Ep.45: The Paralytic at Bethesda (John 5)

by 1389 on February 3, 2015

in 1389 (blog admin), Orthodox Christianity

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Published on Feb 2, 2015 by Coffee with Sr. Vassa
Subtitles: ENGLISH. A brief, weekly catechetical program hosted by Dr. Sr. Vassa Larin, a liturgiologist of the University of Vienna, Austria. This episode discusses the reading of the 5th Sunday of Pascha, of the Paralytic (in John 5) according to the Byzantine Pentecostarion.

Now there is in Jerusalem by the Sheep Gate a pool, which is called in Hebrew, Bethesda, having five porches. In these lay a great multitude of sick people, blind, lame, paralyzed, waiting for the moving of the water. For an angel went down at a certain time into the pool and stirred up the water; then who-ever stepped in first, after the stirring of the water, was made well of whatever disease he had. Now a certain man was there who had an infirmity thirty-eight years. When Jesus saw him lying there, and knew that he already had been in that condition a long time, He said to him, “Do you want to be made well?” The sick man answered him, “Sir, I have no man to put me into the pool when the water is stirred up; but while I am coming, another steps down before me.” Jesus said to him, “Rise, take up your bed and walk.” And immediately the man was made well, took up his bed, and walked. And that day was the Sabbath (Jn 5: 1-9).” – So the Jews said it was unlawful for the man to carry the bed. Let’s note several things about this reading. First of all, it involves the topic of water, which is closely related to thirst or desire, and these topics, of water and thirst, will repeatedly be thematized in the weeks leading up to Pentecost: on the feast of mid-Pentecost, and on the Sundays of the Samaritan Woman, the Blind Man, and the Fathers of the 1st Ecumenical Council. Because you see, in order to prepare for Pentecost, the reception of the Holy Spirit, we need to revive our sense of thirst for the Spirit; our desire for salvation. Because we easily fall into apathy or defeatism, or self-sufficiency, about our relationship with God, thus shutting the door on the grace of the Holy Spirit. We need to want His grace, to feel the need for Him, to feel our powerlessness with-out Him, for His grace to enter our lives. This is why Christ asks the man at Bethesda, Do you want to be made well? And the man‘s answer shows us that he has tried, year after year, but has also recognized his powerlessness. Because his own efforts could not bring about his healing. What he did not yet realize is, Who could restore his health – but he‘s soon to find out, now that Christ has walked into his life. Now, we don‘t know anything about this man‘s previous life and what he was like before he was paralyzed. But it evidently took 38 years of a very serious illness, for reasons known only to God, for this man fully to recognize his powerlessness and to be ready to be healed by God‘s word, telling him to take up his bed, and walk!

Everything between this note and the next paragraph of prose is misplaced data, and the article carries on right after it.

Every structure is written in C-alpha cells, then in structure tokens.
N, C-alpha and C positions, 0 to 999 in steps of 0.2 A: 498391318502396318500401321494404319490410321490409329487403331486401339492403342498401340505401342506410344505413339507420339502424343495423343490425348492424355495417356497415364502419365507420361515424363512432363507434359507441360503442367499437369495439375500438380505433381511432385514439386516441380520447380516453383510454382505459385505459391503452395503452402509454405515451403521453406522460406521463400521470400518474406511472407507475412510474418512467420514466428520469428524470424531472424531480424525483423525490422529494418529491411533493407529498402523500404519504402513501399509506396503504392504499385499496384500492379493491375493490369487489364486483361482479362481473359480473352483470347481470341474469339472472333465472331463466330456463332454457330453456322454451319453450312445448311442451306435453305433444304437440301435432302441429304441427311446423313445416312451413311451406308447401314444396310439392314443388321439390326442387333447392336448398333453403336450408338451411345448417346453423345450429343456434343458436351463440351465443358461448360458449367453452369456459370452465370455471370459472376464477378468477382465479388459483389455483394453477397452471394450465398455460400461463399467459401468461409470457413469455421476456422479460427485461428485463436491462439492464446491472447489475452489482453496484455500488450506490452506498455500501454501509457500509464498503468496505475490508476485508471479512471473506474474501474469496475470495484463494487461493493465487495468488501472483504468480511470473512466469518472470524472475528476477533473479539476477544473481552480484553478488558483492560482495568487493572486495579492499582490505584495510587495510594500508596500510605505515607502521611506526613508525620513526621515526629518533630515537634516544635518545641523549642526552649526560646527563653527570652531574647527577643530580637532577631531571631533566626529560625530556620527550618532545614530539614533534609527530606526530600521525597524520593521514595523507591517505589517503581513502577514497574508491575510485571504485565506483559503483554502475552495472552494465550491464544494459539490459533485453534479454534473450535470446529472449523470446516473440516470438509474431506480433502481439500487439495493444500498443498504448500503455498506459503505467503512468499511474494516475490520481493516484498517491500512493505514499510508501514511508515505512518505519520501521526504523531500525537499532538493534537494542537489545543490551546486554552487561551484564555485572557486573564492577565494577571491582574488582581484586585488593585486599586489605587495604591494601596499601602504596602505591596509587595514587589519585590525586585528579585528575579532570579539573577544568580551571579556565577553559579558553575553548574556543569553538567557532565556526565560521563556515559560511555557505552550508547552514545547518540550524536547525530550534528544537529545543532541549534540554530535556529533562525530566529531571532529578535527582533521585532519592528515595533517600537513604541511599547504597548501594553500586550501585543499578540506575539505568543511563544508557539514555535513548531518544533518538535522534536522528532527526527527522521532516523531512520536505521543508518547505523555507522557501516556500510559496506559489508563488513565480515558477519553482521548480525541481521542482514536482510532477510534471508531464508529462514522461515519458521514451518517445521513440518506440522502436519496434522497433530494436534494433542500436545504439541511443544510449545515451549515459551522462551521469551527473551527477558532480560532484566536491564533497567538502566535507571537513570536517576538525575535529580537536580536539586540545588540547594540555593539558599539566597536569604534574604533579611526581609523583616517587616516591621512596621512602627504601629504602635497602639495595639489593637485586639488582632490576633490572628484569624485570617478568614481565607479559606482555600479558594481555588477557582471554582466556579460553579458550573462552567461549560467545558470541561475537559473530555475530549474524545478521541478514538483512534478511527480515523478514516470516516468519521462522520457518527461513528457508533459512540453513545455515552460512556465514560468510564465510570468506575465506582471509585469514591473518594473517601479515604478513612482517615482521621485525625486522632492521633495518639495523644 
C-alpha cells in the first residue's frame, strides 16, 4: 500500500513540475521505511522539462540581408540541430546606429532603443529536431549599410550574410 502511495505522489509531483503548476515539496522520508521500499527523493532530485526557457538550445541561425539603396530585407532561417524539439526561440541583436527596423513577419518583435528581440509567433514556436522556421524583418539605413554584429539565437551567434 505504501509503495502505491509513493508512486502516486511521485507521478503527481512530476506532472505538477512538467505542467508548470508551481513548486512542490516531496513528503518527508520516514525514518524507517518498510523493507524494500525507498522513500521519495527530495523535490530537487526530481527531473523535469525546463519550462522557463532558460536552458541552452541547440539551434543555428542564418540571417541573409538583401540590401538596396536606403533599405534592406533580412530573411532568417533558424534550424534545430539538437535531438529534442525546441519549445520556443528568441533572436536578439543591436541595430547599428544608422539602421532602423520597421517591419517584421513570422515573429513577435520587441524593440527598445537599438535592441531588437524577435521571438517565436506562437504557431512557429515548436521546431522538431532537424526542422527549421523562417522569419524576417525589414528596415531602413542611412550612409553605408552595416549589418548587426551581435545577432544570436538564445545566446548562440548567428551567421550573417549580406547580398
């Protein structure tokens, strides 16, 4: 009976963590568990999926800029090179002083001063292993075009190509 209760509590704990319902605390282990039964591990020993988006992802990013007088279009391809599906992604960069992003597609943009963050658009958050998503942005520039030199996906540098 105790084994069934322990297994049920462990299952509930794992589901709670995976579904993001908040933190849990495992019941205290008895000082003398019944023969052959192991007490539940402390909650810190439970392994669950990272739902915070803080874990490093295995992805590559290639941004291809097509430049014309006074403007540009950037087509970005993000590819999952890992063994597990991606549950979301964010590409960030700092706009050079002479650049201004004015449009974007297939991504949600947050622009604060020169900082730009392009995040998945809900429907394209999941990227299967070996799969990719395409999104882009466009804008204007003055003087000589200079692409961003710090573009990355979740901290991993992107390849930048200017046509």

Just between you and me, zillions, I always found it particularly striking that Christ has the man take up his bed, and he carries it off for all to see. One might think that, having been stuck in this bed for 38 very difficult years, he would be eager to leave this reminder of his past behind. But no, Jesus tells him, take it up. Take it with you. Similarly, I think, we are also called NOT to esc-ape our past, nor shut the door on it, if we have a painful past, due to our own actions or those of others. As we experience healing, either suddenly and dramatically, as did the paralytic, or gradually, in small steps, we can actually benefit ourselves and others in different ways through our past. Because the ways in which God has healed us, or the dangerous situations in which he has steered us toward safety, or given us wisdom or courage – all this, while being part of our own cross, also bears witness to the grace of God in our lives.

And those experiences make it possible for us to have compassion for others in similar situations, and also remind ourselves to have gratitude. So, let‘s not wallow in the bed of our past, but take it up and walk, to the greater glory of God.

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